A homecoming, a bench clearing, an ejection … and another Twins loss to the Astros

HOUSTON — Benches cleared and Twins and Astros players glowered at each other Tuesday night after Jose Altuve was hit by a pitch, but mostly everyone kept their tempers in check.

Rocco Baldelli, on the other hand, became the angriest man in Minute Maid Park when the ramifications of that brawl-that-wasn’t became clear.

The Astros handed Minnesota its fourth consecutive loss, 4-2, a wild game that included several loud and sincere ovations for former Astro Carlos Correa, Justin Verlander’s six innings of near-perfect pitching, a benches-clearing argument, Baldelli’s ejection for debating the definition of a mound visit, a line drive off Cole Sands’ pitching elbow, and yet another malady to a Twins center fielder.

“You think you’ve seen it all in baseball,” Twins pitcher Aaron Sanchez said. “And then you see [that]. It was one of those kind of situations.”

And if Verlander hadn’t left after six hitless innings, those storylines may have been overshadowed by another historic moment by the future Hall of Famer.

Verlander, who took a no-hitter into the eighth inning at Target Field in May before Gio Urshela spoiled it, this time got through six innings without a hit, striking out 10 Twins. But he was lifted rather than being allowed to complete his fourth career no-hitter, and Correa, in his first day back at his longtime baseball home, immediately lined a single to center field off reliever Ryan Stanek, denying the Astros their second combined no – hitter of 2022.

“That was cool. I didn’t want to get no-hit on the first game back, so I had to drop that one in there,” Correa said. As for Verlander, “He’s the Cy Young favorite for a reason. We had a plan and it’s like he knew what our plan was.”

Verlander’s 22nd career victory over the Twins was interrupted by histrionics in the fifth inning, when Sanchez, a former Astro, threw a sinker inside to Altuve. The Astros’ All-Star stared at Sanchez and took his time heading for first base when umpire Rob Drake ruled the pitch had clipped him.

“I was just trying to look at him because I saw how he reacted at the plate, and then he never looked like he was walking down the line,” Sanchez said. “I was waiting for him to look, and [I’d] be like, ‘Yo, my bad.’ And his team was already on the top step.”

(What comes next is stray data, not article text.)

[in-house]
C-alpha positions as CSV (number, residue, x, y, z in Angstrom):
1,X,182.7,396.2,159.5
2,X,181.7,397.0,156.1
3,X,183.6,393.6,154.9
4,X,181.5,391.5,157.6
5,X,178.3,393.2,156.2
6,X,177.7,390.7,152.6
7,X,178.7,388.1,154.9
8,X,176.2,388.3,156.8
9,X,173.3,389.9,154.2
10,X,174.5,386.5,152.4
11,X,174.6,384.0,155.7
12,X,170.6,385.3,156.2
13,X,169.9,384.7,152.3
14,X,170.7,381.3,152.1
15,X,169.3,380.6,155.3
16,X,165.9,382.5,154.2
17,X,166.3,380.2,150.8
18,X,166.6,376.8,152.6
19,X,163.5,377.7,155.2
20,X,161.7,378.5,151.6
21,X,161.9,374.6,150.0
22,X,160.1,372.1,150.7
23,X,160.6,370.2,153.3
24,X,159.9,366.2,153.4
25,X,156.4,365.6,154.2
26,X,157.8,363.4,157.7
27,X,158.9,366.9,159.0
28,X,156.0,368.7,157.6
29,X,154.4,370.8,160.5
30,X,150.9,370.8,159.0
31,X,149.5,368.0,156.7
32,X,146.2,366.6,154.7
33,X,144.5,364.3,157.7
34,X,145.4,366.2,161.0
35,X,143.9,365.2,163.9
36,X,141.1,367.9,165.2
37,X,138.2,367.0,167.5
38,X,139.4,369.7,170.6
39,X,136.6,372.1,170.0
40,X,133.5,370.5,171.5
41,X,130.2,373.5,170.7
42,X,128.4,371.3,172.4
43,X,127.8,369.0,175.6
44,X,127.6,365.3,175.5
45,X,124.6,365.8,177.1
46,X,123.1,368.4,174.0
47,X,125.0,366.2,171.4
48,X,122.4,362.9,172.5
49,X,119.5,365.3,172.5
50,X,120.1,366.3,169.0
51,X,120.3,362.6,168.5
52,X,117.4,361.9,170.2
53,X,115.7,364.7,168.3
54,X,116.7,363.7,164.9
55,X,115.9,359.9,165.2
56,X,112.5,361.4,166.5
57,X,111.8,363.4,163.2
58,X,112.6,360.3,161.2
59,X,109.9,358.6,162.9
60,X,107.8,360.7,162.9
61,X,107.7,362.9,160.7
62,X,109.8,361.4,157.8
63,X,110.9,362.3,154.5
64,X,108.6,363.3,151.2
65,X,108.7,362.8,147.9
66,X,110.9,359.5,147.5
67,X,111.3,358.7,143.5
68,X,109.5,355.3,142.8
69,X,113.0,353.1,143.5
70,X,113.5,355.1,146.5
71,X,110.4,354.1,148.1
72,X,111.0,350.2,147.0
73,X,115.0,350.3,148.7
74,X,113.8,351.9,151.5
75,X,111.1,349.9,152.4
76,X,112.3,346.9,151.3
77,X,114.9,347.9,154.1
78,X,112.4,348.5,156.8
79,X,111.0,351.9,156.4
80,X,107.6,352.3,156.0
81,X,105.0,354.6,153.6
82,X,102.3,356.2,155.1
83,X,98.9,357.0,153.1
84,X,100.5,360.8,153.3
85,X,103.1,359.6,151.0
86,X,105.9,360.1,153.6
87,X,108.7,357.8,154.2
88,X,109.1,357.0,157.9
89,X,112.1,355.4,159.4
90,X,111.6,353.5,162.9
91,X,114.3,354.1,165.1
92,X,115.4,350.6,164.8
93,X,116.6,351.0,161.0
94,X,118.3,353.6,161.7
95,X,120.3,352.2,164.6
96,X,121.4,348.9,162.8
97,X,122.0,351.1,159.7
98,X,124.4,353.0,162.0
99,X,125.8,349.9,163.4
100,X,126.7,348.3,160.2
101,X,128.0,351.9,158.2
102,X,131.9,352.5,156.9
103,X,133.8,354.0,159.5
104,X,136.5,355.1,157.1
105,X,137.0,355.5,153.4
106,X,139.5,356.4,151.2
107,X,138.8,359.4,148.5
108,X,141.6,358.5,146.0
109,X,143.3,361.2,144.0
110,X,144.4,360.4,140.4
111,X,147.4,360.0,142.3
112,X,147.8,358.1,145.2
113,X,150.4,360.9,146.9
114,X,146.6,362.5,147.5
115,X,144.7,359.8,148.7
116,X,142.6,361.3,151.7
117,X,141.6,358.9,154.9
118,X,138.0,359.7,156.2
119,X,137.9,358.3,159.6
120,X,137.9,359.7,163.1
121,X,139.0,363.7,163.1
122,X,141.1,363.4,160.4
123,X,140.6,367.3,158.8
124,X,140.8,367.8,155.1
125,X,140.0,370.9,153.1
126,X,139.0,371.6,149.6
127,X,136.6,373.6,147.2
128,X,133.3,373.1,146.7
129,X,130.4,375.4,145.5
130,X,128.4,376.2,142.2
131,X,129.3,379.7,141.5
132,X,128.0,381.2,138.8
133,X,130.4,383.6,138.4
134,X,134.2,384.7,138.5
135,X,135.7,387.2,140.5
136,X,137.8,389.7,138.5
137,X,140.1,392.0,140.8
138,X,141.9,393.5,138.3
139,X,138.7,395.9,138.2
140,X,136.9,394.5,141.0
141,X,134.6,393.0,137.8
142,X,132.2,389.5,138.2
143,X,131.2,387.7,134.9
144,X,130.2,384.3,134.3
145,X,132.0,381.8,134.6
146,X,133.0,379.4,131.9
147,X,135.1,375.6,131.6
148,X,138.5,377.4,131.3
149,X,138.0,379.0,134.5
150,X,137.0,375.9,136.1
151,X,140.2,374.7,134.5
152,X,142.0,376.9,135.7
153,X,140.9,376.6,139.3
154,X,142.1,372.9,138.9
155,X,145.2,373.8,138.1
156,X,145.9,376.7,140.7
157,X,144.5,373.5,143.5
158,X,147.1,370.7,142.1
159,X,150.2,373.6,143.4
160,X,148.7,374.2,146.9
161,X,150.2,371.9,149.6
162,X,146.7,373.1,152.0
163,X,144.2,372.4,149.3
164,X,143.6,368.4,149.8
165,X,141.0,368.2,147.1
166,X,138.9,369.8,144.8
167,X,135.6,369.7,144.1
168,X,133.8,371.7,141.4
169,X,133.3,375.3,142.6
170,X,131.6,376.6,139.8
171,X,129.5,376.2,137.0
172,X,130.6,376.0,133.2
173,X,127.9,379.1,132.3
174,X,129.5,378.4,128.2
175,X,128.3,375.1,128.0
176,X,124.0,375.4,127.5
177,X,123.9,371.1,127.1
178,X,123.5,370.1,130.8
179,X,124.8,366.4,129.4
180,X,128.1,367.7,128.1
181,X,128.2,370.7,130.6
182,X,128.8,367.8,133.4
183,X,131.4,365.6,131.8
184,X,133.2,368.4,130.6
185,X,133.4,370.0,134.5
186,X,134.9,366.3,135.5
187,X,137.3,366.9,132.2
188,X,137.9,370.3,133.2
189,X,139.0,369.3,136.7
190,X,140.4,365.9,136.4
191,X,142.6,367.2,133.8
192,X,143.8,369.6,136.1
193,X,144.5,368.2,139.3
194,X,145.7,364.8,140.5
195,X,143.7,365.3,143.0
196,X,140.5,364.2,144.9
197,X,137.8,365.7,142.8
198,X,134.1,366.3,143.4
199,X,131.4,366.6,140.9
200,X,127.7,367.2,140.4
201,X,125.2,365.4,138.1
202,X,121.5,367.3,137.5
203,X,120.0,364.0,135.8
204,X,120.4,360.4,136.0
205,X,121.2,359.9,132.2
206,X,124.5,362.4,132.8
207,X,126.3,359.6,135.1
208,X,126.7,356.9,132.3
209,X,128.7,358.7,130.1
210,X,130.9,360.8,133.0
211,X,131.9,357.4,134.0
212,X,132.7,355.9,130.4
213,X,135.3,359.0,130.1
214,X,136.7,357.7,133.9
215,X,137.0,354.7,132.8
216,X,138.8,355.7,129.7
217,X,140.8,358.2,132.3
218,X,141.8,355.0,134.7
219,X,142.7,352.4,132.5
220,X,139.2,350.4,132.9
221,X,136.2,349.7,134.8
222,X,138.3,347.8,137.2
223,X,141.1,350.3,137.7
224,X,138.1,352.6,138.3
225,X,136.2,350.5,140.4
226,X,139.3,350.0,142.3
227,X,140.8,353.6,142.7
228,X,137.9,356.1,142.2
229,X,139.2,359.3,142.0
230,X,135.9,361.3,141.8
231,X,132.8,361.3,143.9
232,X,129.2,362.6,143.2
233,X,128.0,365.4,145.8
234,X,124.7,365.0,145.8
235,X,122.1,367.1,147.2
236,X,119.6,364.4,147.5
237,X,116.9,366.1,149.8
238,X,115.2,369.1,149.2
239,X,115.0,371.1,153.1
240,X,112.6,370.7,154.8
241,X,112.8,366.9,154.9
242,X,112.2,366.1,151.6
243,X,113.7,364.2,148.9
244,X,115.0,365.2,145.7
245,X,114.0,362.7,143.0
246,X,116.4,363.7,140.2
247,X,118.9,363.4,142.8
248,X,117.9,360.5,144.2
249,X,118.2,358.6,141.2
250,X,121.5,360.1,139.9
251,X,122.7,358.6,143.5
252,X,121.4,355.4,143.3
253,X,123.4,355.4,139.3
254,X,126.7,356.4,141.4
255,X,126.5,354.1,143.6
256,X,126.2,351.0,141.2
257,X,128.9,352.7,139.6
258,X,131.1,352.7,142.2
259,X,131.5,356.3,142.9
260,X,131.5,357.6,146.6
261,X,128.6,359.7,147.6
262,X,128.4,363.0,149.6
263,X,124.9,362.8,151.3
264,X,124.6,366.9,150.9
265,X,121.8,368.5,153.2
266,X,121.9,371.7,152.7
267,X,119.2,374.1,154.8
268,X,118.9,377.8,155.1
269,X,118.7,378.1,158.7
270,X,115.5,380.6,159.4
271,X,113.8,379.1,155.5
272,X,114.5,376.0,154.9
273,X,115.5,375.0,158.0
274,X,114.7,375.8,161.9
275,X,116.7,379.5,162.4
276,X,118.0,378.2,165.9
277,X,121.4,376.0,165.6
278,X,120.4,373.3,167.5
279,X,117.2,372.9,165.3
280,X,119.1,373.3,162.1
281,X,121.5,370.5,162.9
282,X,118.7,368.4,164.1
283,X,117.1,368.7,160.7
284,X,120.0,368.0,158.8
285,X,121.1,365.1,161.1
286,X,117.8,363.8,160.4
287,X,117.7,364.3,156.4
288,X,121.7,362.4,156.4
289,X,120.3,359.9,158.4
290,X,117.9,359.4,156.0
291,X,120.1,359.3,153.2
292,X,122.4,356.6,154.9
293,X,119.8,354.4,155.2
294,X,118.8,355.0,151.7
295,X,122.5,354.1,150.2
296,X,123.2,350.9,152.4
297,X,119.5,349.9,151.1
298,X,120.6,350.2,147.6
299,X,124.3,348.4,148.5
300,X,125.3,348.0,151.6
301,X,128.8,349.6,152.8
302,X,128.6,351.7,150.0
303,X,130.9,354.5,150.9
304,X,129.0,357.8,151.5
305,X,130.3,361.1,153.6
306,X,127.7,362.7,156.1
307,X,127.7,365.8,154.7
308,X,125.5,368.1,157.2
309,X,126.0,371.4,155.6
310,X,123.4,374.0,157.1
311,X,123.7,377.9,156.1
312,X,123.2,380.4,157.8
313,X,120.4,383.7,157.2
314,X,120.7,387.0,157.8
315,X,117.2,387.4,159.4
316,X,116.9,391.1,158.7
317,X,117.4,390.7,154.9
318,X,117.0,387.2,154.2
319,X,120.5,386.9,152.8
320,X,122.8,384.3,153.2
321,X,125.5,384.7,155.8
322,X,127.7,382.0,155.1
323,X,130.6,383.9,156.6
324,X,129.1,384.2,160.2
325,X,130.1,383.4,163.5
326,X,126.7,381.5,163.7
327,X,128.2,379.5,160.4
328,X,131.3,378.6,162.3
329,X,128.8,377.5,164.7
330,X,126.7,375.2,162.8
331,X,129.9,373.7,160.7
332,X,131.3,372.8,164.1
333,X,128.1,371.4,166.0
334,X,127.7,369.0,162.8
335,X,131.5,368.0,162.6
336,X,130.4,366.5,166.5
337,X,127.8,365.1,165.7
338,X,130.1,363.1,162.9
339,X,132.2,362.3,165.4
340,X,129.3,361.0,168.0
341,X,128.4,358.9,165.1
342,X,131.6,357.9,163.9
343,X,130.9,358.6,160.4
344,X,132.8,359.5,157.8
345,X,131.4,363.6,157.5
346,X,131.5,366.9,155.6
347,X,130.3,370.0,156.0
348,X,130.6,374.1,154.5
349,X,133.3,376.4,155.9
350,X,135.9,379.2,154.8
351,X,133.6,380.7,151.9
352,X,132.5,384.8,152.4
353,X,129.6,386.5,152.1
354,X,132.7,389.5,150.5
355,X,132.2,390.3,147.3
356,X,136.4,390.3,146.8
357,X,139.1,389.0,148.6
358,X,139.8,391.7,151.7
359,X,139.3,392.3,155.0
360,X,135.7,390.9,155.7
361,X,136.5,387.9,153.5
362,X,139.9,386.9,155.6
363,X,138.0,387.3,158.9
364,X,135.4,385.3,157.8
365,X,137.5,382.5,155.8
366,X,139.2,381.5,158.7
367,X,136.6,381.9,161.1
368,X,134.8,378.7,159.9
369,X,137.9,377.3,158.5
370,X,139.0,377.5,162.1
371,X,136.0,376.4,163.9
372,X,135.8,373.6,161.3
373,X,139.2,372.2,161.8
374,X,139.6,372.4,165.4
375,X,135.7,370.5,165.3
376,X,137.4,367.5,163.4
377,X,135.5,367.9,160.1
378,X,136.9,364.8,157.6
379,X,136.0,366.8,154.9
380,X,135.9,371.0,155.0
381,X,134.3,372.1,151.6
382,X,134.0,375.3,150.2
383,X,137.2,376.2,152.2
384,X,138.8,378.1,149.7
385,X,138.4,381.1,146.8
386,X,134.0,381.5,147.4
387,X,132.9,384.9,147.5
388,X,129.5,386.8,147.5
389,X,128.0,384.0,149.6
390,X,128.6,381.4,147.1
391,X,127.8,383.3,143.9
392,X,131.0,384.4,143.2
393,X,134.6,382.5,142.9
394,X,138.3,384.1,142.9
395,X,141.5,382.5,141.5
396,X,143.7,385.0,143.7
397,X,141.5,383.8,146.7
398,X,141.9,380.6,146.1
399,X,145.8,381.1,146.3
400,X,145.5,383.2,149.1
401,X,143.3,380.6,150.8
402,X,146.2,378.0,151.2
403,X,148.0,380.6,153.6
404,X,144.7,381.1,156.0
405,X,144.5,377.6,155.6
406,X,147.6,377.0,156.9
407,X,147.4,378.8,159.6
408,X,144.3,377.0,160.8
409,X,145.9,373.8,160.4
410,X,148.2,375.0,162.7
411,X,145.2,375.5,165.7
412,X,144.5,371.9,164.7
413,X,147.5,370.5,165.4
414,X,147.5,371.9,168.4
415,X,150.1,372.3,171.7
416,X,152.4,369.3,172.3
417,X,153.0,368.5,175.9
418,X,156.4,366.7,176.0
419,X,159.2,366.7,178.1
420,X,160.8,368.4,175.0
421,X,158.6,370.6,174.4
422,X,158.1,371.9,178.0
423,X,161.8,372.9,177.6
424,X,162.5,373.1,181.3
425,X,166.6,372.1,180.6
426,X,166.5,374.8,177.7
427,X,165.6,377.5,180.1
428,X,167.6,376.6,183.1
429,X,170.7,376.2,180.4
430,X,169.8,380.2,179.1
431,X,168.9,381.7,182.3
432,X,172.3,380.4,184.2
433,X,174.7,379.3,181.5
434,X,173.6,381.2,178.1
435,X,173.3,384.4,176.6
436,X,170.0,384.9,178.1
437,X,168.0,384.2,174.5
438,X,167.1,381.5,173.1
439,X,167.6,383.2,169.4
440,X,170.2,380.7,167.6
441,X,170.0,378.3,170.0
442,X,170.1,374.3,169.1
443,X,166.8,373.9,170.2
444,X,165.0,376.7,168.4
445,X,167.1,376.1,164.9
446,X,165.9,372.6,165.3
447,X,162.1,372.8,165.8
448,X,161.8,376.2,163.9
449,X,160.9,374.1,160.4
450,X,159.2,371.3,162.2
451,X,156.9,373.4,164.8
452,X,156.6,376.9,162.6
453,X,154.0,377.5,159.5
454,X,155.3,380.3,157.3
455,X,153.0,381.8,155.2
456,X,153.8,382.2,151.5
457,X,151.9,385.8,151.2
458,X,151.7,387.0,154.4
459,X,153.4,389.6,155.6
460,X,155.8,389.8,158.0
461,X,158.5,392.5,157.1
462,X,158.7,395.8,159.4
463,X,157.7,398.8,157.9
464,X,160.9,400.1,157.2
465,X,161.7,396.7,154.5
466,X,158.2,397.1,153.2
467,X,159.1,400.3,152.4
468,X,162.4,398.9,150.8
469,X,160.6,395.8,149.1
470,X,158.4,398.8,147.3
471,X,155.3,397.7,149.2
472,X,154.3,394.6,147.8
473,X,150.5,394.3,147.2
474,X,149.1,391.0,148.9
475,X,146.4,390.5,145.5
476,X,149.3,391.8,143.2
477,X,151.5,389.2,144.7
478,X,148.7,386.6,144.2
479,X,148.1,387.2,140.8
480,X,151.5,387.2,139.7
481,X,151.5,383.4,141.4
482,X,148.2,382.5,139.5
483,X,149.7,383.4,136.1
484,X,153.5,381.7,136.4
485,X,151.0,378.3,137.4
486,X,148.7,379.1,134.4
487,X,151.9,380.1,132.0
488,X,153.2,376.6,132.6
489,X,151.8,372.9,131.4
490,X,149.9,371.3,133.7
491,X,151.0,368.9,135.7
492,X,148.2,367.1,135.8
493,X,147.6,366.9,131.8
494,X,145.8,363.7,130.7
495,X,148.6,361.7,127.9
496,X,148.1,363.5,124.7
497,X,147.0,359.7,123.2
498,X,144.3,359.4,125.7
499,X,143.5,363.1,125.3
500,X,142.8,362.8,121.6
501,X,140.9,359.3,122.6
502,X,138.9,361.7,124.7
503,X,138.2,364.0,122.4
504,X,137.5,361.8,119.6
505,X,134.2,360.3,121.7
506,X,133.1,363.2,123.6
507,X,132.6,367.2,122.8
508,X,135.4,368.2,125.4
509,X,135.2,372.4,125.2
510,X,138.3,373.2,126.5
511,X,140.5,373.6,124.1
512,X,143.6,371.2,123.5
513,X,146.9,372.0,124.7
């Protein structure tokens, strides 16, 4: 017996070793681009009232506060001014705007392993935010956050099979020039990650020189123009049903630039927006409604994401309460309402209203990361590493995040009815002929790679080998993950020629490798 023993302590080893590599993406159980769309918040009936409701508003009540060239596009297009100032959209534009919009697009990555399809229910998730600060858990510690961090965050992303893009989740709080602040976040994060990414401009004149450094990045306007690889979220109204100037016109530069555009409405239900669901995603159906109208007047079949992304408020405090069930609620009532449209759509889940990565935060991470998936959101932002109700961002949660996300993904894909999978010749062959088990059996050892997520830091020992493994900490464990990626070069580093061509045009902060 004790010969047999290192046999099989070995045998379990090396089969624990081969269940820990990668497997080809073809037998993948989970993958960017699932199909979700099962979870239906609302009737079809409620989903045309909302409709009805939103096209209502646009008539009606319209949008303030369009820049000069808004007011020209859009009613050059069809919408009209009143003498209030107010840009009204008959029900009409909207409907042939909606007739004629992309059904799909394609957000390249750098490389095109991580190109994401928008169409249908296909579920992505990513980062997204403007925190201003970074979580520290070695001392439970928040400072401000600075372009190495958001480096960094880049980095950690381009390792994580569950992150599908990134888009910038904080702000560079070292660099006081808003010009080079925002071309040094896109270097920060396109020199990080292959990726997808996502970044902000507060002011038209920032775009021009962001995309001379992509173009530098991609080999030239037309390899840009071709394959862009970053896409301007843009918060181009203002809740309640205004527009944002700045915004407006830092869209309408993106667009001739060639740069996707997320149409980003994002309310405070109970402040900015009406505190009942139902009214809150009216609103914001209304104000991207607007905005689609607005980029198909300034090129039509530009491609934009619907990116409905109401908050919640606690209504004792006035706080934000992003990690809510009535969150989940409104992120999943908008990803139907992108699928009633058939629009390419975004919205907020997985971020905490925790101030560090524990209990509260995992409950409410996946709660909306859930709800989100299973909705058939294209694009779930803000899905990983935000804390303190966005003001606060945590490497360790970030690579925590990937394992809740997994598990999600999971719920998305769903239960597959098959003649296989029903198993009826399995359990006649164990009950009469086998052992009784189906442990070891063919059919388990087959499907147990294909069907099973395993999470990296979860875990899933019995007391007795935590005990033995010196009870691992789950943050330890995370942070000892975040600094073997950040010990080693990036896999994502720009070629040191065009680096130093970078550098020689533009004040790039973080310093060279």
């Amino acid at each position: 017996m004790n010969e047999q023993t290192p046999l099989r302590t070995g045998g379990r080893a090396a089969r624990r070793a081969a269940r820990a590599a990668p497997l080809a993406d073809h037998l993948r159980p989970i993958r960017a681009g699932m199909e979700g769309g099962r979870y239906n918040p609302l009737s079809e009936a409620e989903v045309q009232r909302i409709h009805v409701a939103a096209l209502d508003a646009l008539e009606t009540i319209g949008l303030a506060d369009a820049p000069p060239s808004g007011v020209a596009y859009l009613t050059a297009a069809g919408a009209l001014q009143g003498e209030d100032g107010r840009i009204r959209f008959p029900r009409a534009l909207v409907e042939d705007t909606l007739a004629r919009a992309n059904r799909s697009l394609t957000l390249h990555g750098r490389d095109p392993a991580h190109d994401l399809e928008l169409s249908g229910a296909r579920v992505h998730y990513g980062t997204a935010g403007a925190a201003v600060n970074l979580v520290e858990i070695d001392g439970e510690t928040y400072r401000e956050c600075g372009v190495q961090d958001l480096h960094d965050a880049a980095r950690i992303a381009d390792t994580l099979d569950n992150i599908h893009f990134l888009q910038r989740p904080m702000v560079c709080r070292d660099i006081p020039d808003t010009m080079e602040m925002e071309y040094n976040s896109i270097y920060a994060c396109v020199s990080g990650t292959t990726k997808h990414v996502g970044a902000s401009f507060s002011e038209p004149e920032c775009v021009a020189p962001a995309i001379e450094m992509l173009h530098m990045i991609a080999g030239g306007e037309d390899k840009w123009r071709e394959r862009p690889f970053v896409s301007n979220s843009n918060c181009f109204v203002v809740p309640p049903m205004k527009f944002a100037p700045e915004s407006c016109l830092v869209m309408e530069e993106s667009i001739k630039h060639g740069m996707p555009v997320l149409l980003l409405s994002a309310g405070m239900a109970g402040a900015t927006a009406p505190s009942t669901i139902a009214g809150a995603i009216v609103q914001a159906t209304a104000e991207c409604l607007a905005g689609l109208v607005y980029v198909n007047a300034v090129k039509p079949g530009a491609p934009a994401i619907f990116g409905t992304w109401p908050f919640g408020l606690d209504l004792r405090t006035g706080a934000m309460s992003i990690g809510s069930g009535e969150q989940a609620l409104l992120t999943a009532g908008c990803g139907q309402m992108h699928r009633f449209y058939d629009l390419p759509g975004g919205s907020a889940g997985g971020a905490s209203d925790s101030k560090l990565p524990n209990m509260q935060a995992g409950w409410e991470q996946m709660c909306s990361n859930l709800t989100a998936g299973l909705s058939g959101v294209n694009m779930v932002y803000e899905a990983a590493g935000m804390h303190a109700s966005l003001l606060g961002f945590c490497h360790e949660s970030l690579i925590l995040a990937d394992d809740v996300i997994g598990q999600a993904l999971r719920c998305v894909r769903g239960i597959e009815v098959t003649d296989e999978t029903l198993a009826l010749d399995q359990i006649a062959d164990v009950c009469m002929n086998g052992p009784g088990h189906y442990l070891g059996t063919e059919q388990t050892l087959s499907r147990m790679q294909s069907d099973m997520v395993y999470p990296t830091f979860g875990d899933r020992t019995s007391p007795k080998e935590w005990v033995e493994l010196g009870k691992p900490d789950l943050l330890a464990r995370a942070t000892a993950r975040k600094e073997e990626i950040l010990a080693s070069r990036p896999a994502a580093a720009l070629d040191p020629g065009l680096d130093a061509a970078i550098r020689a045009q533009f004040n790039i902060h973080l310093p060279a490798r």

Whether out of confusion or as a challenge, both players gestured towards each other, and players hopped out of the dugouts in case anyone took further action. Both managers rushed out to act as peacemakers, eventually settling things without a fight breaking out.

Baldelli stopped by the mound to make sure he was calm and ready to resume pitching, apparently with good reason; the righthander proceeded to throw four pitches badly out of the strike zone to Yuli Gurriel, walking him.

Baldelli sent pitching coach Pete Maki to the mound, but once he got there, Drake ruled that it was the second mound visit of the inning, and that Sanchez must be lifted. The manager rushed out to object, and as the conversation grew heated, crew chief Todd Tichenor ejected Baldelli, his second so far in August.

“On the way back to the dugout, I just walked over to it [Sanchez] and said, ‘Are you fine?’ He said yes. I walked away. Pretty straightforward,” Baldelli explained afterward. “And later, we were alerted that a mound visit had been given to me during a bench-clearing incident. I didn’t agree with it.”

Cole Sands was summoned to replace Sanchez, and he escaped scoring any runs when Correa turned Kyle Tucker’s bases-loaded ground ball into a slick home-to-first double play.

Sands, though, had to leave the game himself two innings later, when Gurriel lined a pitch off his pitching elbow, leaving the imprint of laces as evidence. Trevor Megill relieved and gave up a two-run homer into the Crawford boxes in left field to Alex Bregman. And the Twins also lost Nick Gordon when the center fielder reported feeling dizzy during a fifth-inning at-bat.

Plenty of the Twins looked a little dizzy trying to hit off Verlander, MLB’s ERA leader and a strong favorite to win his third AL Cy Young Award. Verlander struck out seven Twins during his first time through the lineup, passing Pedro Martinez for 14th on the all-time strikeout list, though Gordon reached first base when the curveball he swung at and missed bounced past catcher Martin Maldonado.

Then he struck out three more his second time through, passing his former teammate Max Scherzer for the 13th-most strikeouts in history. But Verlander was pulled after six, and the Twins eventually collected six hits against Houston’s bullpen, with Jose Miranda and Max Kepler delivering ninth-inning RBI singles to make the noisy crowd tense before Bryan Abreu struck out Jake Cave with the bases loaded to end the game.

The Twins have scored only eight runs in their past five games, and have been outscored by the Astros 25-5 in their four meetings this season, all Astros victories.

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